Charlie's Blog: Ups and Downs


Ups and Downs

I believe the market will fluctuate.

I am not a good spiritual director. Most of the advice I give here is merely being handed off as a baton that I received just recently. I used to think I knew things, but I don't think wisdom truly takes hold until sometime past age sixty. It gives me something to look forward to if God wills that I live that long. But at my current age of 44, there is one bit of wisdom that I know is rock solid and will always be true about life under the sun. There will be ups, and there will be downs.

People don't like ups and downs. They either want it to all be up, or they want it to all be down. This explains optimism and pessimism. The optimist wants to will heaven on earth by some sort of trick of the mind, but that person lives in perpetual delusion and disappointment. The pessimist wants to give up on life and caring and wallow in depression and despair. Then, life gives them something wonderful. The despairing person experiences anger as this unexplained goodness seems like the bait for a trap. But the reality is that life is neither all good nor all bad.

The reason human experience is like this is because God is the author of that experience. Nothing happens in life that is not willed by God. And it is God's will that you neither despair of life nor fall in love with it. If you truly love God with all your being, you are able to hold the world with its ups and downs in its proper place. Here are the words of St. Paul:
I have learned to be content in whatever circumstances I am. I know how to get along with humble means, and I also know how to live in prosperity; in any and every circumstance I have learned the secret of being filled and going hungry, both of having abundance and suffering need. I can do all things through Him who strengthens me. 
The irony of Paul's words come not from finding strength from Christ in the bad times but in the good times. Marcus Aurelius put it well when he wrote, "One can live well even in a palace." Even a pagan could recognize that it is not our circumstances that make us what we are but what is inside of us. In this context, prosperity can be worse for us than adversity because prosperity tempts you to comfort and amnesia. In the proper frame of vision, you see that the prosperous are actually cursed while those in adversity are blessed. This is the essence of the Beautitudes of Our Lord.
Blessed are the poor in spirit, for theirs is the kingdom of heaven.
Blessed are those who mourn, for they shall be comforted.
Blessed are the gentle, for they shall inherit the earth.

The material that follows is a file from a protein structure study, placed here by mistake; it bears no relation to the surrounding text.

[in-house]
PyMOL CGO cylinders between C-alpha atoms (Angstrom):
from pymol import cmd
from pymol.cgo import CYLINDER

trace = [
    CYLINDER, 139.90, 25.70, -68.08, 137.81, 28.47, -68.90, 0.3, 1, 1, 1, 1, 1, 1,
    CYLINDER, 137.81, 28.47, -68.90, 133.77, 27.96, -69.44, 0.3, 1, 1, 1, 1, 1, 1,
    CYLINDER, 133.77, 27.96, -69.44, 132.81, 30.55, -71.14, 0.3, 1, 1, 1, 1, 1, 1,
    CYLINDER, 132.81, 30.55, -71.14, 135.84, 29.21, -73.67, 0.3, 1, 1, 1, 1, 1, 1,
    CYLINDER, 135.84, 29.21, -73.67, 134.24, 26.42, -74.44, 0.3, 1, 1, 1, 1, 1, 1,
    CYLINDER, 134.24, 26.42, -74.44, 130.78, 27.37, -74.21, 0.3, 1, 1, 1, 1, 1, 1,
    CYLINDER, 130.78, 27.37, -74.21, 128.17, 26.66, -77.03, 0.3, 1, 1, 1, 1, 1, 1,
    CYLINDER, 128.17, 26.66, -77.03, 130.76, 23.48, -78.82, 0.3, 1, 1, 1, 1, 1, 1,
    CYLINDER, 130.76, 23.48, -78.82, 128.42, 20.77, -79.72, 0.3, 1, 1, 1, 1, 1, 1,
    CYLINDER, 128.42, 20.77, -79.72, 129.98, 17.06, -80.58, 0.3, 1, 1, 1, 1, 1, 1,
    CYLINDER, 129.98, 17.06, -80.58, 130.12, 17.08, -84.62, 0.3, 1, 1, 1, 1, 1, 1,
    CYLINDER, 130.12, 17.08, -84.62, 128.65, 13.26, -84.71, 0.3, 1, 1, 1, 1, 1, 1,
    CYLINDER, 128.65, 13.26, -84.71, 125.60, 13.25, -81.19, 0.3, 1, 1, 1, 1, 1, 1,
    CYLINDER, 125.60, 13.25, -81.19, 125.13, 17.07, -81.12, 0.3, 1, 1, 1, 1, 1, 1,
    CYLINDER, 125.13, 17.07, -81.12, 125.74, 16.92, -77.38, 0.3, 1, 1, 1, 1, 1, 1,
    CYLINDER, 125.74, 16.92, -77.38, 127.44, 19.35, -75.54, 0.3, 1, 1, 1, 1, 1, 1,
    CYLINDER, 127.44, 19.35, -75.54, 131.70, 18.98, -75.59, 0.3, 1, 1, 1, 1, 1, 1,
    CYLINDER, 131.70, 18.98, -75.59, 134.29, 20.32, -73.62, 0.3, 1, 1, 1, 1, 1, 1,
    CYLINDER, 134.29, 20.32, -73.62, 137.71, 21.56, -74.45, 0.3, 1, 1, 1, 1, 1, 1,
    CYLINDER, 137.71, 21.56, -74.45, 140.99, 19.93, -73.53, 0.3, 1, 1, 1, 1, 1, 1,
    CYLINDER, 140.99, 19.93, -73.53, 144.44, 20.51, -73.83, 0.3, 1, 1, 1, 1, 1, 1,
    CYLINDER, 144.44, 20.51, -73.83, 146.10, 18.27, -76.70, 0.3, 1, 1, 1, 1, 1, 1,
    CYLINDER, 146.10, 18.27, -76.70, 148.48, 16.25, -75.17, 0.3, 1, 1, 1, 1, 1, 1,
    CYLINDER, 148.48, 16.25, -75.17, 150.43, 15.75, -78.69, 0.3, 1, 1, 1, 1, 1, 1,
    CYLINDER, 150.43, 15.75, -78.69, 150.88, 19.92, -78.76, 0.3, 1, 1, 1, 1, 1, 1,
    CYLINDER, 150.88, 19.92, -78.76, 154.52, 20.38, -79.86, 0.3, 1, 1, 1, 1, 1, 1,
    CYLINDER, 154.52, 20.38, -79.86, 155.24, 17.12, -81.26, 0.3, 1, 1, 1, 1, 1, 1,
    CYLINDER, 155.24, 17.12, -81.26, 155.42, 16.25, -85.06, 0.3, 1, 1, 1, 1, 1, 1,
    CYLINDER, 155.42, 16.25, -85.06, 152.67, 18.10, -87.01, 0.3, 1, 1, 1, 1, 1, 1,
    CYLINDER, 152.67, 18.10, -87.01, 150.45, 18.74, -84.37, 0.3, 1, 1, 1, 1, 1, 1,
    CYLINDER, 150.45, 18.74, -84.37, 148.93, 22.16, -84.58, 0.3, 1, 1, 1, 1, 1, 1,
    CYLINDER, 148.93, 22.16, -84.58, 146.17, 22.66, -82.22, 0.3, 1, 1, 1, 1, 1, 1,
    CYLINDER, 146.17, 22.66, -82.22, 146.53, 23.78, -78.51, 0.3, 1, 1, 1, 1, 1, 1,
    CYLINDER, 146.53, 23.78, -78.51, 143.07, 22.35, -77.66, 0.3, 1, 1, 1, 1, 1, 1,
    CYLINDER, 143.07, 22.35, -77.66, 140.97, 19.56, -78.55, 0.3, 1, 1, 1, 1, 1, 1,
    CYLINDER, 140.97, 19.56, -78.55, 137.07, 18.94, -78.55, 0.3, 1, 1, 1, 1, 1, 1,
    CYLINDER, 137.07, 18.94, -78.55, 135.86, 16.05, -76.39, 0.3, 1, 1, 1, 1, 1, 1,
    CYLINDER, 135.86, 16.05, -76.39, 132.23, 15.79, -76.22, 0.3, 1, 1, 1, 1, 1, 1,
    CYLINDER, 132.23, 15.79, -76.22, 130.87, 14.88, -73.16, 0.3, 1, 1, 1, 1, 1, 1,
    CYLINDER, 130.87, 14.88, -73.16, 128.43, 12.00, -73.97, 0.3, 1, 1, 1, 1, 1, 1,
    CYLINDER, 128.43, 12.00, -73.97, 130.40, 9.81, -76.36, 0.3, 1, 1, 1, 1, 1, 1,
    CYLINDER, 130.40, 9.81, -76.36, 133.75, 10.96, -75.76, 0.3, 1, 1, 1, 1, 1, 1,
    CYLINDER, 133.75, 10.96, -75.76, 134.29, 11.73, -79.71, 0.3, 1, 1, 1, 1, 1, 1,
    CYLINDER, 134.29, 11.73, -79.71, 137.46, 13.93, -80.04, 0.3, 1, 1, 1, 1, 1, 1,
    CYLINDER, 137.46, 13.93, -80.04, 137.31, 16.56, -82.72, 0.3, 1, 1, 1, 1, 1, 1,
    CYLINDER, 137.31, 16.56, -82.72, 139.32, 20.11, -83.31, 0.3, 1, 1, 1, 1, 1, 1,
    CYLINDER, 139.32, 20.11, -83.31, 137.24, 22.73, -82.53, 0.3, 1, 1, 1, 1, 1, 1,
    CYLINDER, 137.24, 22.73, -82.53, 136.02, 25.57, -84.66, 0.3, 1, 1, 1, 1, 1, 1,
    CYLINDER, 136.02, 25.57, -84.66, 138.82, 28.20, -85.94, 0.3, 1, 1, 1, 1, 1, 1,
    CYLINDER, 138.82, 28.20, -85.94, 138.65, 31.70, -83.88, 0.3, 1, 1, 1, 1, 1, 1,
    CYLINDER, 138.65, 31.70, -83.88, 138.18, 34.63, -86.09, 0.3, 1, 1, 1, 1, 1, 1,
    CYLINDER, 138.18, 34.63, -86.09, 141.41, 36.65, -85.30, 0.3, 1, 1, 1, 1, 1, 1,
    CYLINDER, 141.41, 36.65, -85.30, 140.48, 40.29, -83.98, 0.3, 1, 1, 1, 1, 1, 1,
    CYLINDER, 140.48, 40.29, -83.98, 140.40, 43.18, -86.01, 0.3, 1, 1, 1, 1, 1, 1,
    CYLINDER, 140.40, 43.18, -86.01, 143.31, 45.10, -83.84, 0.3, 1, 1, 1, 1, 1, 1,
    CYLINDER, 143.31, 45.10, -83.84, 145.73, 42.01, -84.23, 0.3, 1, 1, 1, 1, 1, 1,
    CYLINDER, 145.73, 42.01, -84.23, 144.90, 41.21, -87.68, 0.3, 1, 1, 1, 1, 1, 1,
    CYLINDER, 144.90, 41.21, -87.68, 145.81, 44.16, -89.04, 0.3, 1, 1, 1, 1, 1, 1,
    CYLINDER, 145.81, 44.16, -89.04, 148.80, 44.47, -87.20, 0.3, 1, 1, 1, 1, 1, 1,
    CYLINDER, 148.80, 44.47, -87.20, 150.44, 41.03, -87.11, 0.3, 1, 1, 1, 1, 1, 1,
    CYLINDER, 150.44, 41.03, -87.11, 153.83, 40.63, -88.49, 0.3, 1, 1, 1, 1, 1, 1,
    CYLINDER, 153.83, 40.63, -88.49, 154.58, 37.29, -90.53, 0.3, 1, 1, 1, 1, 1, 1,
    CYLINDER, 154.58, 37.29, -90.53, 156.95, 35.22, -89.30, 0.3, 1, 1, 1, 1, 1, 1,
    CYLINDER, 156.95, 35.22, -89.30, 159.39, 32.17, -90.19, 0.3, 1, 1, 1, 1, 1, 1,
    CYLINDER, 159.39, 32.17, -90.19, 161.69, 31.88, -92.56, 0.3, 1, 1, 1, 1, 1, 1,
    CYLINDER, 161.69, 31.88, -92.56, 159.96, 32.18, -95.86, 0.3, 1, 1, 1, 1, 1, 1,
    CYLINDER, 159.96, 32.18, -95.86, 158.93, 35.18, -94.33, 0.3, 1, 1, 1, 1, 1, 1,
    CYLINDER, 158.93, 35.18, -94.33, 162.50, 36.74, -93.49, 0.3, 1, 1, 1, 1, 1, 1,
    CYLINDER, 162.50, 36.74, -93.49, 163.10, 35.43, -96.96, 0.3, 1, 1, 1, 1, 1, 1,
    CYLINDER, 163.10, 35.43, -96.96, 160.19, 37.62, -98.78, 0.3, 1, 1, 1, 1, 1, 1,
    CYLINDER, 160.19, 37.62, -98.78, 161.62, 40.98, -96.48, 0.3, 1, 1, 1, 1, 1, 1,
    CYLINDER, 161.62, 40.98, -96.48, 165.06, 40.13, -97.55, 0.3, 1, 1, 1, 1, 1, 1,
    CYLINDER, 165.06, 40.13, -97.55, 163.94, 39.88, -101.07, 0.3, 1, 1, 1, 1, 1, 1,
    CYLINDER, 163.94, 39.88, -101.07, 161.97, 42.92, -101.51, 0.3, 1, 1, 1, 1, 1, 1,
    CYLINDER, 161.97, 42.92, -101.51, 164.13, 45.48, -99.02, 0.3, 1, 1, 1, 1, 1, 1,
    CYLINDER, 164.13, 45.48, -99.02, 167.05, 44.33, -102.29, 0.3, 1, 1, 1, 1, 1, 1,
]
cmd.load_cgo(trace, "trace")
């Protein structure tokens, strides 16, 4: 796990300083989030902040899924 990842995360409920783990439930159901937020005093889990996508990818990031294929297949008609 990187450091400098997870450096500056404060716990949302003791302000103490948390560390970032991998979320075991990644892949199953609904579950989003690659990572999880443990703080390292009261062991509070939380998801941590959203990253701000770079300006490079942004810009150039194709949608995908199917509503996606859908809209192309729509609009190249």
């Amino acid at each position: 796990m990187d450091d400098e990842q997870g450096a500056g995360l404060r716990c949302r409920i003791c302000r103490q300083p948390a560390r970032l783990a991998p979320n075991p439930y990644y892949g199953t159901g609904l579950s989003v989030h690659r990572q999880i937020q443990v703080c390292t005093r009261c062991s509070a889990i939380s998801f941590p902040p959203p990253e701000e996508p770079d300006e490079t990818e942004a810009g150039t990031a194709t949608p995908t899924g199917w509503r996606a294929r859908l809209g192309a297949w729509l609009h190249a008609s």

Blessed are those who hunger and thirst for righteousness, for they shall be satisfied.
Blessed are the merciful, for they shall receive mercy.
Blessed are the pure in heart, for they shall see God.
Blessed are the peacemakers, for they shall be called sons of God.
Blessed are those who have been persecuted for the sake of righteousness, for theirs is the kingdom of heaven.
Blessed are you when people insult you and persecute you, and falsely say all kinds of evil against you because of Me. Rejoice and be glad, for your reward in heaven is great; for in the same way they persecuted the prophets who were before you.  
I like to use the turkey analogy when it comes to having the right perspective on life. I take this from Nassim Nicholas Taleb who used it as an illustration of black swan events, but I use it instead for illustrating how good and bad fortune depend upon time frames. Imagine a turkey who is well fed, watered, and cared for by a farmer. The turkey grows nice and fat and thinks that life is awesome right up to the day before Thanksgiving when the farmer takes the fat turkey out to the chopping block. Imagine that turkey's surprise! But we don't have to imagine hard because we see this daily as the wicked prosper. It is my personal belief that those who enjoy the greatest comforts in this life will endure the greatest torments in the life to come. I base this on the story of Lazarus that Jesus gave us.
Now there was a rich man, and he habitually dressed in purple and fine linen, joyously living in splendor every day. And a poor man named Lazarus was laid at his gate, covered with sores, and longing to be fed with the crumbs which were falling from the rich man’s table; besides, even the dogs were coming and licking his sores.